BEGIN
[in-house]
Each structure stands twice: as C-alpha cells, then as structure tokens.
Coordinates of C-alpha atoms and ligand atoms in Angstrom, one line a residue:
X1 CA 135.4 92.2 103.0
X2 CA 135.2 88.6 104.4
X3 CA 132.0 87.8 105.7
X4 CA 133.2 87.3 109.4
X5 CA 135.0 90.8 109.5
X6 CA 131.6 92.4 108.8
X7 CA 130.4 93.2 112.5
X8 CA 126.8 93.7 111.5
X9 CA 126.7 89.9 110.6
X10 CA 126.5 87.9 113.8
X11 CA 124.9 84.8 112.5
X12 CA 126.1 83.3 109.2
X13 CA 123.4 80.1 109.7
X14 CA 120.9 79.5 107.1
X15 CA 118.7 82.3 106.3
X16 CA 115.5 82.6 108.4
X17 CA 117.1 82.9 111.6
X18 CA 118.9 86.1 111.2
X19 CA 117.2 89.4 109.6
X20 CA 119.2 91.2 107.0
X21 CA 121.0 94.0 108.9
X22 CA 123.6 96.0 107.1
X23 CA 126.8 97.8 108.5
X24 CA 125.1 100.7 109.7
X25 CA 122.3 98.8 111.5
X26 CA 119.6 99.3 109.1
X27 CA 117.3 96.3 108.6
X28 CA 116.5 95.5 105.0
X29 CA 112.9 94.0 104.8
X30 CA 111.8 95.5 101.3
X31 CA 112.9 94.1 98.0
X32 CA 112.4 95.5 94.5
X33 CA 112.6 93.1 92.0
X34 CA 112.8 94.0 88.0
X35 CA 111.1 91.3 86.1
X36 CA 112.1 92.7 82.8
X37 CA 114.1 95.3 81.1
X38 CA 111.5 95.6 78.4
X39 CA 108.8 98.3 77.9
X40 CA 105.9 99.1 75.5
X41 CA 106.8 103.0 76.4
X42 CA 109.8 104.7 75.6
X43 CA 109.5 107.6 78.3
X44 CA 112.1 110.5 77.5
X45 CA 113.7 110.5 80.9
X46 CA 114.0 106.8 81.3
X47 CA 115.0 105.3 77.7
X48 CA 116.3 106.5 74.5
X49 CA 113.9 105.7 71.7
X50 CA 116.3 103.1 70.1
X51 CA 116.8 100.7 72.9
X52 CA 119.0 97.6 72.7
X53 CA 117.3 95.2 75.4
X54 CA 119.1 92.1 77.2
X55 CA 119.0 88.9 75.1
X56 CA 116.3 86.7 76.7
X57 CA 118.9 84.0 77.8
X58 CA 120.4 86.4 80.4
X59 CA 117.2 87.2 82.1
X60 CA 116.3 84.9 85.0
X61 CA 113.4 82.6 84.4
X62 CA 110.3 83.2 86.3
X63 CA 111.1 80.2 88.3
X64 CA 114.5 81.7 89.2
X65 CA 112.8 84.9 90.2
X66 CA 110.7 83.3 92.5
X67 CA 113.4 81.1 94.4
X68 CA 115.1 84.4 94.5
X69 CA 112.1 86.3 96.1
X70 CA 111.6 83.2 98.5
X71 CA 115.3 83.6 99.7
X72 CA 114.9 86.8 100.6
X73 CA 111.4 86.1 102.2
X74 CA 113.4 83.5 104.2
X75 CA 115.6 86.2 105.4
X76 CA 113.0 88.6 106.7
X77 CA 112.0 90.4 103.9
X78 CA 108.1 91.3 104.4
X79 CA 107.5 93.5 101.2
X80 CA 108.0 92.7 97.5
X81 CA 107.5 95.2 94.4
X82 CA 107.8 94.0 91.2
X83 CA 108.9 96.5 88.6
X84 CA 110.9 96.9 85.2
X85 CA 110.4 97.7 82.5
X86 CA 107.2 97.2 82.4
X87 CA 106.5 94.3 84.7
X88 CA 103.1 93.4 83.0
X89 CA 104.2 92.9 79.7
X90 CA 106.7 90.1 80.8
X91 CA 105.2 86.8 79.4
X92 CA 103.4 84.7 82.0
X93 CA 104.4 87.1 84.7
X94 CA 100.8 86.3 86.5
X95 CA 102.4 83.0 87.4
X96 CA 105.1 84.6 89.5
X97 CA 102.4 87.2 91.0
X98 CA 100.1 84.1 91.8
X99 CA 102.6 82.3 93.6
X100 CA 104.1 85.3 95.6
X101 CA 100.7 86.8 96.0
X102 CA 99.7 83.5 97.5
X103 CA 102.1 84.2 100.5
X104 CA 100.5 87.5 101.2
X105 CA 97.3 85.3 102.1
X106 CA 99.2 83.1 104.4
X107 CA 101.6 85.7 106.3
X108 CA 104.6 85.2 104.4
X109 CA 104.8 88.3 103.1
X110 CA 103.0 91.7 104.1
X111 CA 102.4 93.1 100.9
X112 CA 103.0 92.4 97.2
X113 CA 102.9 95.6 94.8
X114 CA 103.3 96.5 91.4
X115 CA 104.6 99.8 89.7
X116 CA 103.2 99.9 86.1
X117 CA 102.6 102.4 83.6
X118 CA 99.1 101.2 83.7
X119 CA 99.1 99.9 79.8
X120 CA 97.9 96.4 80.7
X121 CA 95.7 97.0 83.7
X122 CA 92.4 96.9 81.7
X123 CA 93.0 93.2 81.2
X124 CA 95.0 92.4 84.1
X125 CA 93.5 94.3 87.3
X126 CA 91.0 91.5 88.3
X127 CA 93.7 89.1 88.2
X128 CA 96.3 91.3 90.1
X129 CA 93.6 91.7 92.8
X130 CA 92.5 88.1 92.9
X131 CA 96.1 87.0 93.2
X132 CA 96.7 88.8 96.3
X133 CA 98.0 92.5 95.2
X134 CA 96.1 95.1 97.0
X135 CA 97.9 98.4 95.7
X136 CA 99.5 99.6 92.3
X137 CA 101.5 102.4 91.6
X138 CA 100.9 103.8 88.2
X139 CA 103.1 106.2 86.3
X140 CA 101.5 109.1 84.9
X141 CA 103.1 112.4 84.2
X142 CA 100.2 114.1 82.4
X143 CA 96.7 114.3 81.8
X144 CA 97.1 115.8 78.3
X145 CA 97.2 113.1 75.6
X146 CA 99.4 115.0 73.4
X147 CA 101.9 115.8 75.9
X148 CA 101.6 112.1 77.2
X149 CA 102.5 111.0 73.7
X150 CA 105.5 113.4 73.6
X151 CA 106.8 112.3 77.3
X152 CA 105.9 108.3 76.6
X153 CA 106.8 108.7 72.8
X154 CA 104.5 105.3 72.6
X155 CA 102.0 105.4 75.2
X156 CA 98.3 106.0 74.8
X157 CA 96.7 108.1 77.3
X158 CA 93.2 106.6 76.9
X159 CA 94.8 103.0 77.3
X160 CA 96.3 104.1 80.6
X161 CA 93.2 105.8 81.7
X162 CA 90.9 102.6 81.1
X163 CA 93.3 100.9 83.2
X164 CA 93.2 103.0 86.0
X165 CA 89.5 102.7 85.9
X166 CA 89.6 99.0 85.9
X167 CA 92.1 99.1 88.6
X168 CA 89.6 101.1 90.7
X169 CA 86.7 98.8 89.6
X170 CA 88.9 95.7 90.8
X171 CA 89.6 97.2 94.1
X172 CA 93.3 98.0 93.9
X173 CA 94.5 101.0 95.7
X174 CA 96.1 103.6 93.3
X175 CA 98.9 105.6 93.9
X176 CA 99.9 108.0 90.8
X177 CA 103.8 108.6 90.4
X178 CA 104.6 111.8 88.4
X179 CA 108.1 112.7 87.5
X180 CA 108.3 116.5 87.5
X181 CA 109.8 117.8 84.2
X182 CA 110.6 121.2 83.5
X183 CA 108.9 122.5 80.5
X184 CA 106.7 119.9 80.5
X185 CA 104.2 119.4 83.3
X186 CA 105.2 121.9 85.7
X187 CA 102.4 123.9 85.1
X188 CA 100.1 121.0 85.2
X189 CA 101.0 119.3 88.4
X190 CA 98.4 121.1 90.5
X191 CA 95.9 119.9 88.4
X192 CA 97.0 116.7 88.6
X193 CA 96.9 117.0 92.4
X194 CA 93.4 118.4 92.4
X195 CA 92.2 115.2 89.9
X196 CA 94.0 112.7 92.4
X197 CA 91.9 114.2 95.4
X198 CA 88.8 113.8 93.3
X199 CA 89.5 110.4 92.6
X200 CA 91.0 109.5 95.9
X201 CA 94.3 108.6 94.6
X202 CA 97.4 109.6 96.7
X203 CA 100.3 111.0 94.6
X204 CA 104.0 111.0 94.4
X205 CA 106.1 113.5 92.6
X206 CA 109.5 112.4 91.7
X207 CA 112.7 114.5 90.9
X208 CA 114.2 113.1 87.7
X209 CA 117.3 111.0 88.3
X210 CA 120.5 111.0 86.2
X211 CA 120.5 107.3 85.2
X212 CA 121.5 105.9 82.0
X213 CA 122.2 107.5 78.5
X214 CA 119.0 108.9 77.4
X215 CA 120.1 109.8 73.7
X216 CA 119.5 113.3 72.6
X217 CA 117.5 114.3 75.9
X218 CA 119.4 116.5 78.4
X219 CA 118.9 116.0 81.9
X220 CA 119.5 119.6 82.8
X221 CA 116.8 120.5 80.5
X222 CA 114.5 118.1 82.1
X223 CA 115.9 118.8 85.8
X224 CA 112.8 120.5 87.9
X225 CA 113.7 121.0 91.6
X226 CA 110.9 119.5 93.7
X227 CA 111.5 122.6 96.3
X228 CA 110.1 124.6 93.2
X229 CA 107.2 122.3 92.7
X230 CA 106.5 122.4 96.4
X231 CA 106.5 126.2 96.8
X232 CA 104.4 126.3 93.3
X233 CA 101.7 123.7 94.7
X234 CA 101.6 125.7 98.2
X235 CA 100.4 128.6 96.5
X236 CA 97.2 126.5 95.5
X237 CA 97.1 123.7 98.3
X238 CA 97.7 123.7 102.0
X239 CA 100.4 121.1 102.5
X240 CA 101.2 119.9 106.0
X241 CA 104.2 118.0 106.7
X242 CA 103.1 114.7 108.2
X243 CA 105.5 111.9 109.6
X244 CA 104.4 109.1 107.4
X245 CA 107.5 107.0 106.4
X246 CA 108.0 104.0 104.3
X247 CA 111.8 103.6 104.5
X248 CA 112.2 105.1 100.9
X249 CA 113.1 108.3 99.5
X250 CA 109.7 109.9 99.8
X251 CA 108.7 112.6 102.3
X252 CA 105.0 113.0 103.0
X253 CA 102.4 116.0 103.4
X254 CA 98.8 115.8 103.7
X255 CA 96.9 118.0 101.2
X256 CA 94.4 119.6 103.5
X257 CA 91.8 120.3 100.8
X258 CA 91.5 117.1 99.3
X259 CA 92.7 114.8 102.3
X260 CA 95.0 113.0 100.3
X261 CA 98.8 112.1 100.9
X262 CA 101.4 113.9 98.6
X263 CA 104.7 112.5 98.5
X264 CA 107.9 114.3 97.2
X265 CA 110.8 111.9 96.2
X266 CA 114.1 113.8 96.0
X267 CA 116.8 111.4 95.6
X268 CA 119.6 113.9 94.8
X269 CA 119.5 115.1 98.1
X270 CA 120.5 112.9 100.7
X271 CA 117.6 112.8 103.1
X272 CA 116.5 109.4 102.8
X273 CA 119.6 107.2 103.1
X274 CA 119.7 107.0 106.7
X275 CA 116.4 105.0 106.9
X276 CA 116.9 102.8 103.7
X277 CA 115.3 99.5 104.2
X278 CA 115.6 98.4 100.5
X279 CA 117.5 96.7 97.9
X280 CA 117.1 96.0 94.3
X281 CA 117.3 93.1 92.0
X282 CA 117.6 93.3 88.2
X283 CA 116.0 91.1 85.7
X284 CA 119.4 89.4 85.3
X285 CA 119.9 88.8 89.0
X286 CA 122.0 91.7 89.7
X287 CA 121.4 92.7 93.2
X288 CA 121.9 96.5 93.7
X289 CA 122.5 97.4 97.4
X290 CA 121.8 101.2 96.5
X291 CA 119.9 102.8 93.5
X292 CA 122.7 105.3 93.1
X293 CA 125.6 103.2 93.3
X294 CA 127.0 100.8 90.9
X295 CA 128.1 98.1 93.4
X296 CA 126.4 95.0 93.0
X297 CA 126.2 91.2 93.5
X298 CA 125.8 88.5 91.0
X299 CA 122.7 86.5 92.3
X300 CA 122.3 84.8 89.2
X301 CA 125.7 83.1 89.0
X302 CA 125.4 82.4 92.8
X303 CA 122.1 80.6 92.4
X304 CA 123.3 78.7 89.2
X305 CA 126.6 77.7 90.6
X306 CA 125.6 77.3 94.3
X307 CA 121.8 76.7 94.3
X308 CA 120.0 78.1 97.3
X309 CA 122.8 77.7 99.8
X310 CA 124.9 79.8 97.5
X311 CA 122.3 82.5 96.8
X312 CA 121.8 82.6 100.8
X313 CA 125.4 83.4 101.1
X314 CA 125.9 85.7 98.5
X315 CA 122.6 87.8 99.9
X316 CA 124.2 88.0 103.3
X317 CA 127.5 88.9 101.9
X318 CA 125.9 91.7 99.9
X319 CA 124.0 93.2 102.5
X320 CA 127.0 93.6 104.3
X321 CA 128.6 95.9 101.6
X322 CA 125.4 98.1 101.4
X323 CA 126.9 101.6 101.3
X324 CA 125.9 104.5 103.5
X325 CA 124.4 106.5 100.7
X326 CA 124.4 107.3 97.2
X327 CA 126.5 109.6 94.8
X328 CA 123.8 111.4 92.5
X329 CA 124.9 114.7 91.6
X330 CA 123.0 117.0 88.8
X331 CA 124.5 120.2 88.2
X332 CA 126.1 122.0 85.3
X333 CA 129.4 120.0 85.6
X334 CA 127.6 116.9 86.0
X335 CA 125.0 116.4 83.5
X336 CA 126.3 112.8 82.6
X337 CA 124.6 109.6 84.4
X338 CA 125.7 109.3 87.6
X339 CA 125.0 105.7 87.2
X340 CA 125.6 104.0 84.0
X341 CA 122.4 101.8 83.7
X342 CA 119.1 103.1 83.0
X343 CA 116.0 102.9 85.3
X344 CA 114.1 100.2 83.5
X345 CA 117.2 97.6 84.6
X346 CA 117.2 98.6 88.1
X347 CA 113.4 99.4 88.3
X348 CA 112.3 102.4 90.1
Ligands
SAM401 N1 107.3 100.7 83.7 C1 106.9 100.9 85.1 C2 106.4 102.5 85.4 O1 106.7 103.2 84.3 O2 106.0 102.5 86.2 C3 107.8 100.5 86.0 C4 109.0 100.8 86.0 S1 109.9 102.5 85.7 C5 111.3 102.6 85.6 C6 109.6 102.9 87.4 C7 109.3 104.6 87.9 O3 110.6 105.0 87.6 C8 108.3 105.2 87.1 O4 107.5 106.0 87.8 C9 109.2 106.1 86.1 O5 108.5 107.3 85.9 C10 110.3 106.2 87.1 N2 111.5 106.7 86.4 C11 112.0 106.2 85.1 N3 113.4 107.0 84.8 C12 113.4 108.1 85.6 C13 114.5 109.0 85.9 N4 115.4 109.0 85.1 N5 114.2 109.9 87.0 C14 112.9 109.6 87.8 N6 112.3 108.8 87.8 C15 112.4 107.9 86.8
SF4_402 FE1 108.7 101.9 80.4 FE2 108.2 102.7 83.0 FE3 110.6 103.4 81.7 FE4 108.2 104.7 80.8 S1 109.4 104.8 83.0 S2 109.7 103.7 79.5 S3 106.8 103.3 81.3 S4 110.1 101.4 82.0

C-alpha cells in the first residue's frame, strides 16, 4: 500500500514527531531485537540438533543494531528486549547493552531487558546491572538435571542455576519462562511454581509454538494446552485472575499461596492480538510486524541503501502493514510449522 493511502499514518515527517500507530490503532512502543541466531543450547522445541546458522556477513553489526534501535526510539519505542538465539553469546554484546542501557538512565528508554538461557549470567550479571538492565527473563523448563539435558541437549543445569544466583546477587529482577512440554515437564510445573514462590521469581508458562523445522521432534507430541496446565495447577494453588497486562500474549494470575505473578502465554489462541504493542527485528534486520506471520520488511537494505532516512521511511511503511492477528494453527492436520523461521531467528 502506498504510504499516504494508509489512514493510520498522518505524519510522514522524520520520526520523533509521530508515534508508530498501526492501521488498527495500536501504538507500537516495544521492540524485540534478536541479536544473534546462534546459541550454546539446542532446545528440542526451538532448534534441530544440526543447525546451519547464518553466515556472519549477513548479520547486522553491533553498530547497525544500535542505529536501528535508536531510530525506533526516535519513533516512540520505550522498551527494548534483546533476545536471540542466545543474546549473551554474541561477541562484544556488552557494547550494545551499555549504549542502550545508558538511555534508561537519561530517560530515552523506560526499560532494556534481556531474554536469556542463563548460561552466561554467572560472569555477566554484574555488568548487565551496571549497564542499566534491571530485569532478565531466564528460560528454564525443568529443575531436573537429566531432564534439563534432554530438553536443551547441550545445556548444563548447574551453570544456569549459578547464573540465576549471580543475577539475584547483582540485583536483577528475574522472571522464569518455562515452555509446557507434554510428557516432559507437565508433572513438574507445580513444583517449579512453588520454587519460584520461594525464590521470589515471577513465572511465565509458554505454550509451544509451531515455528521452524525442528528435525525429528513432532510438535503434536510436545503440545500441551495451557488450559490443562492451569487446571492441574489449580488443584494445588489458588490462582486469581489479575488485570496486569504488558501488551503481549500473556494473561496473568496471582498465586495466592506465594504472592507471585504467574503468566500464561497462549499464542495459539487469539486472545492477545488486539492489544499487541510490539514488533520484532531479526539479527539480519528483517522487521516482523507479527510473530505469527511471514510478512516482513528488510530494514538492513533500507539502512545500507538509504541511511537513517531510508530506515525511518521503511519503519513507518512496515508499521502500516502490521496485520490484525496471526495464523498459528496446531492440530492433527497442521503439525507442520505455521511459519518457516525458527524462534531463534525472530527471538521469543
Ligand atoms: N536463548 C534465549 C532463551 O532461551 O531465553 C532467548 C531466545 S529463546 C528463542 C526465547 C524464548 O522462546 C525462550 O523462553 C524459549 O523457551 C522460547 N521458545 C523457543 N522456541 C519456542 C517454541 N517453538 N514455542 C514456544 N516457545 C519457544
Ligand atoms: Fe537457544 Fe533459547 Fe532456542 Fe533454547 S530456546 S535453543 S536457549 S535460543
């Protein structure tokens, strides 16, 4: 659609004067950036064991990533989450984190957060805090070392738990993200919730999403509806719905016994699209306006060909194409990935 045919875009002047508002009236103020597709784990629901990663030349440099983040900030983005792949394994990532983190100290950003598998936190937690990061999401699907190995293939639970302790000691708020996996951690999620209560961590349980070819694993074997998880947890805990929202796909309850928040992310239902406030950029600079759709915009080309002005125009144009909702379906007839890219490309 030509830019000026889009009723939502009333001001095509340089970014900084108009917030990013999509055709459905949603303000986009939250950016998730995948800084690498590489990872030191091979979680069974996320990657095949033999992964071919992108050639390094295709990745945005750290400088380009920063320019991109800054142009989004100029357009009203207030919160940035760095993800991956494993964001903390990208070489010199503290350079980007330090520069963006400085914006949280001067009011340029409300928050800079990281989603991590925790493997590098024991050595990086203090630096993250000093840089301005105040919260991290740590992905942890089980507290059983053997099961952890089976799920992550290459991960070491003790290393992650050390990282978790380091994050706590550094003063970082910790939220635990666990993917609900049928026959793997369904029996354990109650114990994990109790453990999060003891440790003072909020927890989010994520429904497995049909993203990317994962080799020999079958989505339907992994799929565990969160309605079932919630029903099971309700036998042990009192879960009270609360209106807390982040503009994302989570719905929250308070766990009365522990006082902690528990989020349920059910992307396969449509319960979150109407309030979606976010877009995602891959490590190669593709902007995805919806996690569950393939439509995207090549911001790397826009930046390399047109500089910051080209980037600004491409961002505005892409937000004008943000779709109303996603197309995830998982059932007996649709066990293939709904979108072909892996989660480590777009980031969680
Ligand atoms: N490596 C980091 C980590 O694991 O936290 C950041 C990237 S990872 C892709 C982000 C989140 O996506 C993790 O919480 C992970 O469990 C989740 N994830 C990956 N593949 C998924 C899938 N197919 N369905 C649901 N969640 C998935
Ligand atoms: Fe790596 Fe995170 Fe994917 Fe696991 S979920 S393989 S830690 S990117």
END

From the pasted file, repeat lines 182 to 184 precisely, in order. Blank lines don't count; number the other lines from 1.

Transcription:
X179 CA 108.1 112.7 87.5
X180 CA 108.3 116.5 87.5
X181 CA 109.8 117.8 84.2